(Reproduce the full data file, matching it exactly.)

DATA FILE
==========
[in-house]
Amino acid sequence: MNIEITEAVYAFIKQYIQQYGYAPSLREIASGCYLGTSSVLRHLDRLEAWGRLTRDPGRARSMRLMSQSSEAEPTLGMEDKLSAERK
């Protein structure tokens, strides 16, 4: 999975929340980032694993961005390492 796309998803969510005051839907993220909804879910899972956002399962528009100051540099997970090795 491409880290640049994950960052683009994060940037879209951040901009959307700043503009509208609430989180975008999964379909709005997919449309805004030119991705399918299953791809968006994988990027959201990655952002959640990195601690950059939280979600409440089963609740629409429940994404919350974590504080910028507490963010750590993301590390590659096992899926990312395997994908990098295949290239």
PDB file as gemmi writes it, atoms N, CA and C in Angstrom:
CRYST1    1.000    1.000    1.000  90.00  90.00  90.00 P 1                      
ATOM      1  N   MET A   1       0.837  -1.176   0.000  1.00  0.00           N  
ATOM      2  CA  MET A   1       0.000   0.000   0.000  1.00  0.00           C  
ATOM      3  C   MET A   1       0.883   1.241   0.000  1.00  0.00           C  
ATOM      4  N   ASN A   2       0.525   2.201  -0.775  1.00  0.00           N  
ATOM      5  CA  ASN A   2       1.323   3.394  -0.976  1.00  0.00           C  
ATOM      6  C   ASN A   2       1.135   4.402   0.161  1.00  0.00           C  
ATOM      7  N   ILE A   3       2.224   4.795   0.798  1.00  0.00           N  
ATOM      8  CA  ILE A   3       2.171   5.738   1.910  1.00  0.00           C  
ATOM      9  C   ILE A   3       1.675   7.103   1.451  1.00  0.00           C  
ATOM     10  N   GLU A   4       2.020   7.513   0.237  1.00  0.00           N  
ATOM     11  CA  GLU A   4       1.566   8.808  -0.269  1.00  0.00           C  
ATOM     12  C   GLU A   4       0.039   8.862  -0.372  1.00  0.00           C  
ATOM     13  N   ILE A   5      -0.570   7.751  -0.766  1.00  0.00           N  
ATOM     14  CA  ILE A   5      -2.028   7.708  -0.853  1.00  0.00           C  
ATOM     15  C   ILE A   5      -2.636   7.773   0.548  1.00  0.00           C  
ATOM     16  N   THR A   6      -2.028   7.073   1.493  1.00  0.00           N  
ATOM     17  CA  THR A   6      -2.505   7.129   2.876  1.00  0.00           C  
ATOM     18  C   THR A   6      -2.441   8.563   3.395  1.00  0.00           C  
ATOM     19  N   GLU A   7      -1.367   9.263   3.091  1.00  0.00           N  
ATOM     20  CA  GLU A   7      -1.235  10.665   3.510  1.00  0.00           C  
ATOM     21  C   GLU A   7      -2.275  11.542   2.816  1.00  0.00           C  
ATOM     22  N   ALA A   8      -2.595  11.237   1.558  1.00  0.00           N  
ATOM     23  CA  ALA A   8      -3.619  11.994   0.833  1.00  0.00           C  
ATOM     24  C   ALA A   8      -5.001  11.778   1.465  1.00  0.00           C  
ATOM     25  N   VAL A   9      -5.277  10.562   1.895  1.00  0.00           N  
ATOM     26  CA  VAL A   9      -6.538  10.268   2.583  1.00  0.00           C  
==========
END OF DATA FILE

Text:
[in-house]
Amino acid sequence: MNIEITEAVYAFIKQYIQQYGYAPSLREIASGCYLGTSSVLRHLDRLEAWGRLTRDPGRARSMRLMSQSSEAEPTLGMEDKLSAERK
């Protein structure tokens, strides 16, 4: 999975929340980032694993961005390492 796309998803969510005051839907993220909804879910899972956002399962528009100051540099997970090795 491409880290640049994950960052683009994060940037879209951040901009959307700043503009509208609430989180975008999964379909709005997919449309805004030119991705399918299953791809968006994988990027959201990655952002959640990195601690950059939280979600409440089963609740629409429940994404919350974590504080910028507490963010750590993301590390590659096992899926990312395997994908990098295949290239």
PDB file as gemmi writes it, atoms N, CA and C in Angstrom:
CRYST1    1.000    1.000    1.000  90.00  90.00  90.00 P 1                      
ATOM      1  N   MET A   1       0.837  -1.176   0.000  1.00  0.00           N  
ATOM      2  CA  MET A   1       0.000   0.000   0.000  1.00  0.00           C  
ATOM      3  C   MET A   1       0.883   1.241   0.000  1.00  0.00           C  
ATOM      4  N   ASN A   2       0.525   2.201  -0.775  1.00  0.00           N  
ATOM      5  CA  ASN A   2       1.323   3.394  -0.976  1.00  0.00           C  
ATOM      6  C   ASN A   2       1.135   4.402   0.161  1.00  0.00           C  
ATOM      7  N   ILE A   3       2.224   4.795   0.798  1.00  0.00           N  
ATOM      8  CA  ILE A   3       2.171   5.738   1.910  1.00  0.00           C  
ATOM      9  C   ILE A   3       1.675   7.103   1.451  1.00  0.00           C  
ATOM     10  N   GLU A   4       2.020   7.513   0.237  1.00  0.00           N  
ATOM     11  CA  GLU A   4       1.566   8.808  -0.269  1.00  0.00           C  
ATOM     12  C   GLU A   4       0.039   8.862  -0.372  1.00  0.00           C  
ATOM     13  N   ILE A   5      -0.570   7.751  -0.766  1.00  0.00           N  
ATOM     14  CA  ILE A   5      -2.028   7.708  -0.853  1.00  0.00           C  
ATOM     15  C   ILE A   5      -2.636   7.773   0.548  1.00  0.00           C  
ATOM     16  N   THR A   6      -2.028   7.073   1.493  1.00  0.00           N  
ATOM     17  CA  THR A   6      -2.505   7.129   2.876  1.00  0.00           C  
ATOM     18  C   THR A   6      -2.441   8.563   3.395  1.00  0.00           C  
ATOM     19  N   GLU A   7      -1.367   9.263   3.091  1.00  0.00           N  
ATOM     20  CA  GLU A   7      -1.235  10.665   3.510  1.00  0.00           C  
ATOM     21  C   GLU A   7      -2.275  11.542   2.816  1.00  0.00           C  
ATOM     22  N   ALA A   8      -2.595  11.237   1.558  1.00  0.00           N  
ATOM     23  CA  ALA A   8      -3.619  11.994   0.833  1.00  0.00           C  
ATOM     24  C   ALA A   8      -5.001  11.778   1.465  1.00  0.00           C  
ATOM     25  N   VAL A   9      -5.277  10.562   1.895  1.00  0.00           N  
ATOM     26  CA  VAL A   9      -6.538  10.268   2.583  1.00  0.00           C  